Yes, Franz are massive, and no, Wire never garnered more than a fringe following, but there are plenty of similarities between these two post-punk trajectories. Wire spent their formative months belting out Ramonesy thrashes as part of the original 1976 London punk explosion; Franz spent their musical apprenticeships in various bands as part of another insular but fertile scene, the Glasgow of the late nineties. They were each the most successful of their peer groups to bring the visual arts into the musical arena. Album covers were not treated as mere packaging but as canvases for powerful statements –in Wire’s case, the artistically-trained band members manipulated photographs by Annette Green; for Franz Ferdinand the inspiration was the constructivist art of Rodchenko and Lissitzsky.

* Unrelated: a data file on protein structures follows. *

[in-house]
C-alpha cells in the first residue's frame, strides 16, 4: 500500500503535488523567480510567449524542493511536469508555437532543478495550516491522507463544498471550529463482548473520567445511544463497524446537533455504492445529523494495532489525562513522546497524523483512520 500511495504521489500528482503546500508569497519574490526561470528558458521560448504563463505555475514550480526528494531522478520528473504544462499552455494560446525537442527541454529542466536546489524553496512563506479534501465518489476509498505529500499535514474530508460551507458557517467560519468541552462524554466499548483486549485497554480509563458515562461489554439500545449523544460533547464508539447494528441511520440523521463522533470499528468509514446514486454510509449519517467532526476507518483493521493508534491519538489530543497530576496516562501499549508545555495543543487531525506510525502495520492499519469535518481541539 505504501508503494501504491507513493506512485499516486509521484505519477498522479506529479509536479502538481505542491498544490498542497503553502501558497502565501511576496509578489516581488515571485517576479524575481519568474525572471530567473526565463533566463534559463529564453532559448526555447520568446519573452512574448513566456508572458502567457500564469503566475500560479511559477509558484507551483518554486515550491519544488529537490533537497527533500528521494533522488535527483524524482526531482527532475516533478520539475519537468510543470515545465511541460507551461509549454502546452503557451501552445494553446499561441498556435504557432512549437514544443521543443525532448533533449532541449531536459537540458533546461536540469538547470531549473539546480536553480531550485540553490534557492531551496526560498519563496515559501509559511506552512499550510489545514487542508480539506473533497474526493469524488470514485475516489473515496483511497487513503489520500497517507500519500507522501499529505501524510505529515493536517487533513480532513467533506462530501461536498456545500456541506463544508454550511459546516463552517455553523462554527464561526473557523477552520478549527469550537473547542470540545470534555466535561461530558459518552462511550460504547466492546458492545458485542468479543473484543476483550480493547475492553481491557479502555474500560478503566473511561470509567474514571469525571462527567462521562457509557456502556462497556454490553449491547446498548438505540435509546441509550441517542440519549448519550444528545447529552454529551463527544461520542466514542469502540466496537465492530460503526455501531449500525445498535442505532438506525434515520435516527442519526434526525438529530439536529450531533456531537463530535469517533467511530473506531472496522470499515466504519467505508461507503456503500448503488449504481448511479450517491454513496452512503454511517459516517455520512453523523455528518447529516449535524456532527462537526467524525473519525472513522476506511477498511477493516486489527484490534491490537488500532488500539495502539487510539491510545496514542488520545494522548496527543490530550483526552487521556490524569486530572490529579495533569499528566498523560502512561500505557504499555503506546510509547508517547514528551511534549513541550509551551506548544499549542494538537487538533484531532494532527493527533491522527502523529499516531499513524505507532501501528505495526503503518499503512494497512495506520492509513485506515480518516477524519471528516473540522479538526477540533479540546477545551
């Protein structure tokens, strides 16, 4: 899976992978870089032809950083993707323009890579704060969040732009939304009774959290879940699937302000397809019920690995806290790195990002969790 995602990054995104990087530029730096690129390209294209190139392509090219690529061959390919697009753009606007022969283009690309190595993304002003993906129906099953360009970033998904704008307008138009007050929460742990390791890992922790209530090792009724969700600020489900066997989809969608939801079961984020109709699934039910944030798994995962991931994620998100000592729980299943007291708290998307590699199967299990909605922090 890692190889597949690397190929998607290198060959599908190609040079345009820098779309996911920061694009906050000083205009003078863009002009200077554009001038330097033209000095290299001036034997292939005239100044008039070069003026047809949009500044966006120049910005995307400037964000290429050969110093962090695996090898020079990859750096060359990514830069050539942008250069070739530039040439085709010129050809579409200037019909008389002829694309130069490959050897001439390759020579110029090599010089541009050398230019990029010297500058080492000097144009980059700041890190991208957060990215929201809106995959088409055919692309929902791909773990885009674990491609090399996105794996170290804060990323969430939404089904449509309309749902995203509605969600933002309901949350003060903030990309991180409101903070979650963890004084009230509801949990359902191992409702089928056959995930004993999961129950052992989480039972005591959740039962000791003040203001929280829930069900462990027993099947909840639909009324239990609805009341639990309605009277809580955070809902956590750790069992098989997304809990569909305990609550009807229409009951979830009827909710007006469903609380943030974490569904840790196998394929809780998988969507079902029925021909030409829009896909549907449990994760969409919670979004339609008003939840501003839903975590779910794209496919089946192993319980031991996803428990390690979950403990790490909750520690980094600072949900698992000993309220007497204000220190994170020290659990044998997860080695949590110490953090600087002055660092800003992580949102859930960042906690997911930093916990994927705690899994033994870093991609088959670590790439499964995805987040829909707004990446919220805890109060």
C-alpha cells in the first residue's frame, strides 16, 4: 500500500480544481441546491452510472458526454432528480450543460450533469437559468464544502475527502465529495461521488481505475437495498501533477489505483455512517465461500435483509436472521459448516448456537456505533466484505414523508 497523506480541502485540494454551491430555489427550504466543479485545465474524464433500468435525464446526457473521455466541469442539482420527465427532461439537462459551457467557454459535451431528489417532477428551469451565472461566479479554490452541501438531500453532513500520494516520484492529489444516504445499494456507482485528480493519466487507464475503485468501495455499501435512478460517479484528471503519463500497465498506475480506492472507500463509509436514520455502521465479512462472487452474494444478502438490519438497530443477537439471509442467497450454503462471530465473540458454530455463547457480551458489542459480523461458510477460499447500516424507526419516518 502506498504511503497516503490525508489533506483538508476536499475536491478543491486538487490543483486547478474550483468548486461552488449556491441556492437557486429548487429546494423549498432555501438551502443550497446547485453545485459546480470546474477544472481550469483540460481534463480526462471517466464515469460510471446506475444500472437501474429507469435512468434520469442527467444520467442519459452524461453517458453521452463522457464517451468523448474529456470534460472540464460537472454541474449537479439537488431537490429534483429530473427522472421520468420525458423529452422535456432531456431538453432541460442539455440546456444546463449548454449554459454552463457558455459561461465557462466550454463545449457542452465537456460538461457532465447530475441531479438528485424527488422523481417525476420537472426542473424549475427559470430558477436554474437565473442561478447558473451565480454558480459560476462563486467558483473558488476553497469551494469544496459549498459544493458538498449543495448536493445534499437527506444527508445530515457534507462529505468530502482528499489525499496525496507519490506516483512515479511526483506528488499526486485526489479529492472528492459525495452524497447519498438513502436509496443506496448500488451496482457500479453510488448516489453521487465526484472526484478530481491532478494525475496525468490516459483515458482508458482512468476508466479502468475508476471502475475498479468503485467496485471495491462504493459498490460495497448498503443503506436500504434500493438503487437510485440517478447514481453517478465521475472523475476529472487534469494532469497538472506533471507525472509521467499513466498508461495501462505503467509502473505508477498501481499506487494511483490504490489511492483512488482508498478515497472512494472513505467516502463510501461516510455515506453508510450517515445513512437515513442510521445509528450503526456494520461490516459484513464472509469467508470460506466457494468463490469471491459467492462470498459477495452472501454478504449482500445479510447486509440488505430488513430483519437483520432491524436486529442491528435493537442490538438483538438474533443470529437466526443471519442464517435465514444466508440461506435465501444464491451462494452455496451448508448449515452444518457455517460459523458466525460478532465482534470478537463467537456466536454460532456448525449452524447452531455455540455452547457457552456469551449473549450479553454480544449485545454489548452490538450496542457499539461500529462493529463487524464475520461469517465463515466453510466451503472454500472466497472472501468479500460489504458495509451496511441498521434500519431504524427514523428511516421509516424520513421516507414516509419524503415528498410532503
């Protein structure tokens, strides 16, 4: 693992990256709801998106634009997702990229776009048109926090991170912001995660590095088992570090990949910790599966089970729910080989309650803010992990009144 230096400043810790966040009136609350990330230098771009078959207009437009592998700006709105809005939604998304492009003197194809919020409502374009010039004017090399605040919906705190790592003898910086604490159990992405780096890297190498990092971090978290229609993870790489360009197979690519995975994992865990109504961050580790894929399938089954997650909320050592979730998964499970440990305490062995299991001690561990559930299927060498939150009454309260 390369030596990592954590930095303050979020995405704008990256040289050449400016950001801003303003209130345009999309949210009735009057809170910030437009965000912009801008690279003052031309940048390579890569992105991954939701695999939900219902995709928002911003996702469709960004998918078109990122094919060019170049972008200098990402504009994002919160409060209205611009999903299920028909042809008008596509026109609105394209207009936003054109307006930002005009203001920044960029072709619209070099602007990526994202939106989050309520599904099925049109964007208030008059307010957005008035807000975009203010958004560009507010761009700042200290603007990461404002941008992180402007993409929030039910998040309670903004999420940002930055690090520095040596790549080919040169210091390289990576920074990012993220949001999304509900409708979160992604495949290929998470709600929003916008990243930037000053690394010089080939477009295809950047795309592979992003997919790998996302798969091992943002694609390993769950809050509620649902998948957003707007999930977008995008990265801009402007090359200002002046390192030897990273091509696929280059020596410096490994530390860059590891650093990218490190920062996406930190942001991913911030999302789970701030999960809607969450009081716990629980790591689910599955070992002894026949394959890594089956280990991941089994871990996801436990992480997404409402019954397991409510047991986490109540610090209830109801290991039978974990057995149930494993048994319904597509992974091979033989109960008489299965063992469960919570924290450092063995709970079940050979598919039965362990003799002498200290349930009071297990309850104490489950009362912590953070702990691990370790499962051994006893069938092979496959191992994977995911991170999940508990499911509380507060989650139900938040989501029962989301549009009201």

Both Wire and Franz started out playing jerky but fundamentally poppish guitar music before moving into more considered layers of synths and darker soundscapes. Their mutual talent for catchiness is also clear; the first Franz album is bursting with hooks, and Wire were masters of the riff (just ask Elastica). ‘Another The Letter’ from 1978’s Chairs Missing is like ‘This Fire’ on turbo shandies, and it isn’t hard to imagine Alex Kapranos wrapping his arch chops around ‘I Feel Mysterious Today’.